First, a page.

Payers and providers aren't sure how to use new payment models to reduce care disparities

Though healthcare disparities are well-documented, and the healthcare industry commonly cites the issue as one that needs to be resolved, providers and payers haven’t quite figured out how to link reducing disparities to new payment models, according to a new study. 

Finding Answers: Solving Disparities through Payment and Delivery System Reform, a program spearheaded by the Robert Wood Johnson Foundation, solicited applications for grants from both payers and providers on programs that could better link these two issues, according to a Grantwatch paper published in Health Affairs.

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Just 40 applications were submitted, down from 177 for a previous health disparities initiative, which could be a sign that the industry is unsure of how to proceed with tying disparities to payment reform.

None of the applications initially linked the two elements, and most were unclear on how new payment models would impact providers’ desire to reduce disparities, despite being asked to specify that in the applications.

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“Tying payment incentives to patient outcome measures is a potentially powerful lever for reducing health disparities,” Scott Cook, Ph.D., deputy director of Finding Answers and one of the study’s co-authors, said in an announcement (PDF). “We hope that the lessons learned by the current grantees will help inform future interventions and give providers and payers a basis for working together to reduce disparities.”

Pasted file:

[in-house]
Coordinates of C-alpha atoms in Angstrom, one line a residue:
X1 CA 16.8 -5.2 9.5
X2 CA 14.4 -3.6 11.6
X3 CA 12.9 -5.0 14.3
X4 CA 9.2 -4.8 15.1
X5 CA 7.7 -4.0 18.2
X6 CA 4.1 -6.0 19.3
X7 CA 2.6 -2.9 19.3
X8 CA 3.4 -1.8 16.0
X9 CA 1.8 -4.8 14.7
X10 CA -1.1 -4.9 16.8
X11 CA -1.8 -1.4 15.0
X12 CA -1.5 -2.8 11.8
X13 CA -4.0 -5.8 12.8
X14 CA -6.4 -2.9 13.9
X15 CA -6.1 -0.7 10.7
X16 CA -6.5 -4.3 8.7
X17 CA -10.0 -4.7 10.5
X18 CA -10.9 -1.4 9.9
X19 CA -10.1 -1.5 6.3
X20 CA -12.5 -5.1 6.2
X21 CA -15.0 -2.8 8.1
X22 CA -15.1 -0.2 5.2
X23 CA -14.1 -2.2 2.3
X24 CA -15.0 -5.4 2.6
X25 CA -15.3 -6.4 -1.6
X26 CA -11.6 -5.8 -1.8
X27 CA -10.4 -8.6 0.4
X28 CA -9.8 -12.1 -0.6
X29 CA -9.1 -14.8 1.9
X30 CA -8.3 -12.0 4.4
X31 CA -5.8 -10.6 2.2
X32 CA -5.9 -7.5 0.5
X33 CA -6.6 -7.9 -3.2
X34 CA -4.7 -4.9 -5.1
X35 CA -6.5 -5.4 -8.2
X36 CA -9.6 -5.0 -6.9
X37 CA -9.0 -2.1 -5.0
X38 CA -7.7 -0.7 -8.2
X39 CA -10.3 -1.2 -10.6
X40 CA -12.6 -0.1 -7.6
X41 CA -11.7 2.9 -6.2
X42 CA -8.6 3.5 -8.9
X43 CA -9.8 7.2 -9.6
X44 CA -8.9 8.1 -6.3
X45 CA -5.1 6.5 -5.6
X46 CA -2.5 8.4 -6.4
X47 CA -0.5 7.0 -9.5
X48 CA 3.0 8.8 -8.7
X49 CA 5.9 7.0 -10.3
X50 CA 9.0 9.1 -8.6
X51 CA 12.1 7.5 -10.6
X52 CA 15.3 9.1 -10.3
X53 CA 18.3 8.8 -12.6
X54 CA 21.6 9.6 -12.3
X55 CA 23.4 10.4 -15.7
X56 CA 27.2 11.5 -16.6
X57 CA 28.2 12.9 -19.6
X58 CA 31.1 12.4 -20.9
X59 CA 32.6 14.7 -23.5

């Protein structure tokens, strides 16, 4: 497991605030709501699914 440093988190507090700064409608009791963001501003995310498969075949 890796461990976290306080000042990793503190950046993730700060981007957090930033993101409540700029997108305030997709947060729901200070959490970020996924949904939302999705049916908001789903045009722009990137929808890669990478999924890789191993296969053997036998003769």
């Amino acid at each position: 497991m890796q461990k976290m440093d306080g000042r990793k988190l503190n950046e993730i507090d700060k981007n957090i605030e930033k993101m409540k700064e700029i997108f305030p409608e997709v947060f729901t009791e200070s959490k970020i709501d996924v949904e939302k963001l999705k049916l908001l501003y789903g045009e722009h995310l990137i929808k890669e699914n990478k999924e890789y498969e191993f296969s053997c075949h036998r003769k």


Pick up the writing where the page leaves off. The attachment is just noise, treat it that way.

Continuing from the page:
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 The three rewarded programs are:

  • George Mason University, Virginia: A program that applies team quality improvements targeting screening and disease management for multilingual patients at Northern Virginia safety-net clinics.
  • Icahn School of Medicine at Mount Sinai, New York: A program that uses physician incentives and coordinated care to increase access to postpartum care for high-risk, Medicaid-covered women.
  • University of Washington: A community-based oral care program targeting poor women and children in rural Oregon.